Advertisements
Feeds:
Posts
Comments

Archive for the ‘Art’ Category

The spiderweb was tattered and the spider was absent, but the globular drops of dew gave the scene a magical feel as the early morning light turned them into transparent pearls. As I looked more closely, I saw there was a miniature upside down version of the landscape in many of the drops.

For the ease of the viewer, I flipped a cropped version of part of the scene 180 degrees in the first photo below to give a better sense of the “landscapes” that are shown right side up. The second image shows a wider view of the strings of glistening drops. The final image is the same as the first one, but rotated back to its original orientation, so that the normal rules of gravity apply and the dew drops are hanging down from the silken strands of the spider web.

 

tiny landscapes

tiny landscapes

tiny landscapes

© Michael Q. Powell. All rights reserved.

Read Full Post »

Orange and brown seem to be the perfect color combination for the autumn and this Question Mark butterfly (Polygonia interrogationis) was suitably celebrating the season this past Friday at Occoquan Bay National Wildlife Refuge.

Question Mark butterfly

© Michael Q. Powell. All rights reserved.

Read Full Post »

Raindrops can enhance the beauty of many subjects, like this spider web that I photographed on Friday at Occoquan Bay National Wildlife Refuge. As I looked at the drops, they somehow brought to mind an elaborate necklace of loosely strung pearls.

wet spider web

© Michael Q. Powell. All rights reserved

Read Full Post »

I was thrilled yesterday to see that at least one Swift Setwing dragonfly (Dythemis velox) is still present at Jackson Miles Abbott Wetland Refuge. Base on past records, the Swift Setwings should be with us at least until the end of September, but this has been a crazy year weatherwise, so I never know whether the different dragonflies will appear and disappear on schedule.

If you look really closely at the wings of this dragonfly, you’ll discover some really cool shapes and patterns—-not all of the individual “cells” in the wings are of the same shape and size. Together they form an intricate mosaic that reminds me of a stained glass window. (I encourage you to click on the image to see it in higher resolution.)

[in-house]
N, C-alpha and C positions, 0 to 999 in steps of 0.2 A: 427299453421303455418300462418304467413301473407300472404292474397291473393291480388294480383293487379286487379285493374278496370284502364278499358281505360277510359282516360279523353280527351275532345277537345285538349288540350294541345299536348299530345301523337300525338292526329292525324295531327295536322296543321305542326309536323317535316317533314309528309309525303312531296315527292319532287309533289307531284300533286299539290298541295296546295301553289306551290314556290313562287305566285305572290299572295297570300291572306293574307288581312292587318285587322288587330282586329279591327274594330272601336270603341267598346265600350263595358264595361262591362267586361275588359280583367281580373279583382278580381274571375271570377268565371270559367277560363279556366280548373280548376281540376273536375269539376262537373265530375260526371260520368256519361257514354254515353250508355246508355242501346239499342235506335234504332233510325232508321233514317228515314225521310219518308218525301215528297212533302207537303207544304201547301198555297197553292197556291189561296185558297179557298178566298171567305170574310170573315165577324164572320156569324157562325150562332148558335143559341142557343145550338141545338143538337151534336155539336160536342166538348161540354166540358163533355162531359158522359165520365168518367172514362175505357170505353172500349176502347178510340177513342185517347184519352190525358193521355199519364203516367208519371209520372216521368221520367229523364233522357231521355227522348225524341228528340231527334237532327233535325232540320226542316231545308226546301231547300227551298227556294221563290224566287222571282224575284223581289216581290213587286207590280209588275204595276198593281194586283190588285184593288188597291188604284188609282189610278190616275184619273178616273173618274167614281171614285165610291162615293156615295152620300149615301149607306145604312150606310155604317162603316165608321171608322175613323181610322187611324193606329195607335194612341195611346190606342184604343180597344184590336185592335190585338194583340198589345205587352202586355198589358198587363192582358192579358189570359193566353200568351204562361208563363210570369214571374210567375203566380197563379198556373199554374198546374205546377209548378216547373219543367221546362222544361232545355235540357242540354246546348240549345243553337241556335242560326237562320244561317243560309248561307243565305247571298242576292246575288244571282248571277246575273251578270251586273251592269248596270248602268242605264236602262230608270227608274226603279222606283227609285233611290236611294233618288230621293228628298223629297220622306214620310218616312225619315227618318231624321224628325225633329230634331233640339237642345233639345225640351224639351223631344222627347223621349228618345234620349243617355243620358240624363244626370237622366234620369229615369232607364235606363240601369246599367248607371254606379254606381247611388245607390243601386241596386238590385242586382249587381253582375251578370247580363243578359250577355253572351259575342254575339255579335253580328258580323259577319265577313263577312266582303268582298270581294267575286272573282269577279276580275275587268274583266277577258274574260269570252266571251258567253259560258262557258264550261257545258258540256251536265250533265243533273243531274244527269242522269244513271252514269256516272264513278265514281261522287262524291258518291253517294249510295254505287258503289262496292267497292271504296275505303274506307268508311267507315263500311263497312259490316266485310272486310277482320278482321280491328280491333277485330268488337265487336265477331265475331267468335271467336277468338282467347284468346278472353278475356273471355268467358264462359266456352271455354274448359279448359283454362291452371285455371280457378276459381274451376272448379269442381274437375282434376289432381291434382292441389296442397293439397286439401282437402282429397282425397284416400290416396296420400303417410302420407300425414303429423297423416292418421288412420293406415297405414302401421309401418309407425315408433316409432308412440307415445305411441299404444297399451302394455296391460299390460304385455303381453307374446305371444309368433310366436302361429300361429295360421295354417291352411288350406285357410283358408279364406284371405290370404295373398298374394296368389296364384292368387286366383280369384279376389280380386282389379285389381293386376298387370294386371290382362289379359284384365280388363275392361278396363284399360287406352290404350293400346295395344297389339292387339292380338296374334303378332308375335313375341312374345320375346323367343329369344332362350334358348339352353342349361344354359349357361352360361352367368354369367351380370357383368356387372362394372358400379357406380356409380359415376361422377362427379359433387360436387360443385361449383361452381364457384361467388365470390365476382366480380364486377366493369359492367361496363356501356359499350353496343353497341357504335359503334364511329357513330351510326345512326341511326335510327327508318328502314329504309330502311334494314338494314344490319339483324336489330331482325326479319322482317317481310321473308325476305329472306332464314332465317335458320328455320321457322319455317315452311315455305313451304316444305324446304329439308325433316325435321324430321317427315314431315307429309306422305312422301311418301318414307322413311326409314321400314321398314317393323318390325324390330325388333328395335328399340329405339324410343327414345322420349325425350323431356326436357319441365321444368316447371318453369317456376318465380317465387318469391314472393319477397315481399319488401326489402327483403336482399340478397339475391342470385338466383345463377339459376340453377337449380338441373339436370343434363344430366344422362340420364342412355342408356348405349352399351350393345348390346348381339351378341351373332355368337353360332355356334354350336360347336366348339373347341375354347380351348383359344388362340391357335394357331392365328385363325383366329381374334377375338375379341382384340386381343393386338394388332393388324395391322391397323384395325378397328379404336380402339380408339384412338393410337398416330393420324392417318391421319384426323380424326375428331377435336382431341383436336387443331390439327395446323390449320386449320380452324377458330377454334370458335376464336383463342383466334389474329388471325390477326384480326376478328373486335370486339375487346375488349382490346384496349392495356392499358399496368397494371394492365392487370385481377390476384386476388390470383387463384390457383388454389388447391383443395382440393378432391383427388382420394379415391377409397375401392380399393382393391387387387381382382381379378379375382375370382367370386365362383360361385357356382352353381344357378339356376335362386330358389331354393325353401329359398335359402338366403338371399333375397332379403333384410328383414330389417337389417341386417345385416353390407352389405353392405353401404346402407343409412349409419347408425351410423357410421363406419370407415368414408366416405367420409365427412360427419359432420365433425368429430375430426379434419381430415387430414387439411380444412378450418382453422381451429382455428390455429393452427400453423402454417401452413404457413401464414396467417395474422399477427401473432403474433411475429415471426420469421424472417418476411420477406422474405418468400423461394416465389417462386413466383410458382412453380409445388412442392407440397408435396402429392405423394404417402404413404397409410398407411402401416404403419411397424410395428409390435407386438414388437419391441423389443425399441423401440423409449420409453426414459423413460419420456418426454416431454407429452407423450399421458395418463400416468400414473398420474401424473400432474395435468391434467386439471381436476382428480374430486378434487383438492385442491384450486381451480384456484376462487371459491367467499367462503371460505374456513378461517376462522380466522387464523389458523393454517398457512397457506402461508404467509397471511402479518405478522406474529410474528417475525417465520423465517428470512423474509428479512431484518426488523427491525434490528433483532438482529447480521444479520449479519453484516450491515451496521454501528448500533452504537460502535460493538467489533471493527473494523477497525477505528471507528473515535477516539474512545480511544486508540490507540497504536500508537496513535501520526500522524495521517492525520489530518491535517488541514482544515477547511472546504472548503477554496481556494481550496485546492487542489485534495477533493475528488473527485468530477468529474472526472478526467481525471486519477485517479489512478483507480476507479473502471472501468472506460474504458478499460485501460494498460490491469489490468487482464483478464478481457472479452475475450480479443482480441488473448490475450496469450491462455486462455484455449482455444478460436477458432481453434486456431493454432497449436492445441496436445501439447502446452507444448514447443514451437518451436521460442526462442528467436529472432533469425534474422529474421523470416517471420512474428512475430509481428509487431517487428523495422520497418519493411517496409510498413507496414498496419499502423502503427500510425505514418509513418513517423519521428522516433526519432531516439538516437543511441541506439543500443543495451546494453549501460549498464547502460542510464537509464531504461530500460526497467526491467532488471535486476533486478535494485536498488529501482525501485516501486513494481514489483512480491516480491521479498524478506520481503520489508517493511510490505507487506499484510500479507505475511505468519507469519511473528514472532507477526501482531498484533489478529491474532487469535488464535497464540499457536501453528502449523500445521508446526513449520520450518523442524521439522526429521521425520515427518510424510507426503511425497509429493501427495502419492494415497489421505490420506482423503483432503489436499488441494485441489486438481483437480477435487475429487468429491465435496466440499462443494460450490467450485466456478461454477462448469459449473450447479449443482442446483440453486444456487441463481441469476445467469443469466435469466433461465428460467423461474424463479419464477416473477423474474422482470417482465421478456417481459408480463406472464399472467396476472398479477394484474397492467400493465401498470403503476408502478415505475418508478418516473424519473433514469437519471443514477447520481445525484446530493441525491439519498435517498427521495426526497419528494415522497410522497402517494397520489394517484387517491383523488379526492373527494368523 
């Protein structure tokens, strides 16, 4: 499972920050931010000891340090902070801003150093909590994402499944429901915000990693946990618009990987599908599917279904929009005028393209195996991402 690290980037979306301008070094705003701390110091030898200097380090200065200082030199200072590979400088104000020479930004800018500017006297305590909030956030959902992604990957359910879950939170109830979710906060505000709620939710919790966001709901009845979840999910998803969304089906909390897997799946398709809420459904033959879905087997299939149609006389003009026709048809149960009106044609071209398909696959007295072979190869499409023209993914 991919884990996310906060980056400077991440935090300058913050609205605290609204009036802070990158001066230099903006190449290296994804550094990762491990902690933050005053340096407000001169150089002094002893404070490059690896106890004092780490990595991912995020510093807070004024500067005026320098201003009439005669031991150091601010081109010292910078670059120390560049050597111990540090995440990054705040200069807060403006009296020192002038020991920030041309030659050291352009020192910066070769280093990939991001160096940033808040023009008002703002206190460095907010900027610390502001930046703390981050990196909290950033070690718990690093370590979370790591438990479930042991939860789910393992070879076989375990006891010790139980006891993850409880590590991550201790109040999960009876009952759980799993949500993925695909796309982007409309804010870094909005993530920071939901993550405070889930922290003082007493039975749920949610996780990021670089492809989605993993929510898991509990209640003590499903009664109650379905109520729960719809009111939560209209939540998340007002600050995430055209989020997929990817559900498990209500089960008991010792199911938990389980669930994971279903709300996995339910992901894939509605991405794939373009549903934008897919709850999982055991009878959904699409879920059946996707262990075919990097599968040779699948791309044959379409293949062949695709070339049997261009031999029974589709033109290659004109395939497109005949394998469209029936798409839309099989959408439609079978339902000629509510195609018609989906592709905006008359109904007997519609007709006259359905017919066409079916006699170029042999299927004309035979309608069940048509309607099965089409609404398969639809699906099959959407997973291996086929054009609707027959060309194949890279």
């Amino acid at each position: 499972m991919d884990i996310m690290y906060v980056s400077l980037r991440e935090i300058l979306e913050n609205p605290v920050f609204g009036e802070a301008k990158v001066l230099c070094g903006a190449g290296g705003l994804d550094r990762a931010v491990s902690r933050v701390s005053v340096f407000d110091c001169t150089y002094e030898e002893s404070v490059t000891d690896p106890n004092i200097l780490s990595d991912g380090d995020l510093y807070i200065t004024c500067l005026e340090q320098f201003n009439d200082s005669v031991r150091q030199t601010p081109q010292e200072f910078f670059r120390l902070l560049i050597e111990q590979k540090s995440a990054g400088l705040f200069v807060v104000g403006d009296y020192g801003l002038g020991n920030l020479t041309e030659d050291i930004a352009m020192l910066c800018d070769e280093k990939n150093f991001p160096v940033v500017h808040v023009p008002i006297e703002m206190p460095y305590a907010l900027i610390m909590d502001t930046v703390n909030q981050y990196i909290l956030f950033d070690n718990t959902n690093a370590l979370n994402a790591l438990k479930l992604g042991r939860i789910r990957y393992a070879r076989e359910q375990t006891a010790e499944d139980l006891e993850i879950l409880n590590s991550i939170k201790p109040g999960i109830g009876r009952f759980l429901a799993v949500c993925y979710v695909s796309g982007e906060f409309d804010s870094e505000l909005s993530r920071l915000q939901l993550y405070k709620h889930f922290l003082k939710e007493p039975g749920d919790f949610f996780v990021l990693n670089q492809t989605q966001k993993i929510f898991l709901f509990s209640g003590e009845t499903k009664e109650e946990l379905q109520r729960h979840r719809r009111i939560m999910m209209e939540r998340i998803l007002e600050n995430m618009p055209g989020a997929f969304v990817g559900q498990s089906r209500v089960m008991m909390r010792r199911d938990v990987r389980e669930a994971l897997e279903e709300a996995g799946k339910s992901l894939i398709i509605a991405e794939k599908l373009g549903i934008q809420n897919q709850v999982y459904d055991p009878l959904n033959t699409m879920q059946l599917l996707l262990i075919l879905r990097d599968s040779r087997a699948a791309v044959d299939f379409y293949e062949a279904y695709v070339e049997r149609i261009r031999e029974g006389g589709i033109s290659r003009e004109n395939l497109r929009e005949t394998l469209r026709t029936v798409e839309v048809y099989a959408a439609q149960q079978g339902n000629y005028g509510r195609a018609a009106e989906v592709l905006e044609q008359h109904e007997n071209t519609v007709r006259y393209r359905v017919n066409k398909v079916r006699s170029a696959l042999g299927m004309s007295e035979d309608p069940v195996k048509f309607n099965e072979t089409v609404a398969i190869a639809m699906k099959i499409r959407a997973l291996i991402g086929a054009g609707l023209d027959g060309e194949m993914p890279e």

Swift Setwing

© Michael Q. Powell. All rights reserved

Read Full Post »

As a nature photographer, I am used to living with compromises. Unlike some other kinds of photographers, I don’t have the luxury of waiting for perfect light or photographing only perfect subjects. I can make a few adjustments or move about a bit to improve my composition, but most of the time I deal with imperfections of one sort or another.

Every once and a while, though, I’ll take a photo that doesn’t require any substantial adjustments or even cropping–it looks just like I imagined it would. That was the case with a recent image I captured of a female Eastern Amberwing dragonfly (Perithemis tenera) at Occoquan Bay National Wildlife Refuge.  I like the way that I captured the subject, I like the curved of the vegetation on which it is perched, and I like the background. It’s a bonus that I didn’t need to crop.

Perfection is elusive in any pursuit—this is about as close as I can come to it in my photography.

Eastern Amberwing

© Michael Q. Powell. All rights reserved

Read Full Post »

Sometimes when I have my camera in my hands, my attention is drawn to the amazing shapes, colors, and pattern of the natural world—I don’t need a specific animate subject to shoot. Here are a few of my more abstract shots from Monday at Occoquan Bay National Wildlife Refuge.

Even though I may not have had a main subject, in the traditional sense,I wouldn’t say that I was photographing nothing—au contraire, I was photographing everything.

ferns

grass

lily pads

© Michael Q. Powell. All rights reserved

Read Full Post »

There were only a few water lilies in bloom at the small pond at a local garden that I visited this past weekend. Surprisingly, they were all pink in color and not the white ones that I am more used to seeing—perhaps it is late in the season for the white ones. Not surprisingly, there were quite a few dragonflies buzzing about and I decided that I wanted to get a shot of one of them perched on one of the water lilies.

So I waited and hoped and waited some more. My patience was eventually rewarded when a tiny male Eastern Amberwing dragonfly (Perithemis tenera) landed on a partially open water lily bud and perched momentarily.

I really like the image that I managed to capture because of the way it conveys a sense of the mood of the moment, a calm, almost zen-like feeling of tranquility. The colors are subdued and the composition is minimalist—there is a real beauty in simplicity.

Dragonfly and water lily

© Michael Q. Powell. All rights reserved.

 

Read Full Post »

Older Posts »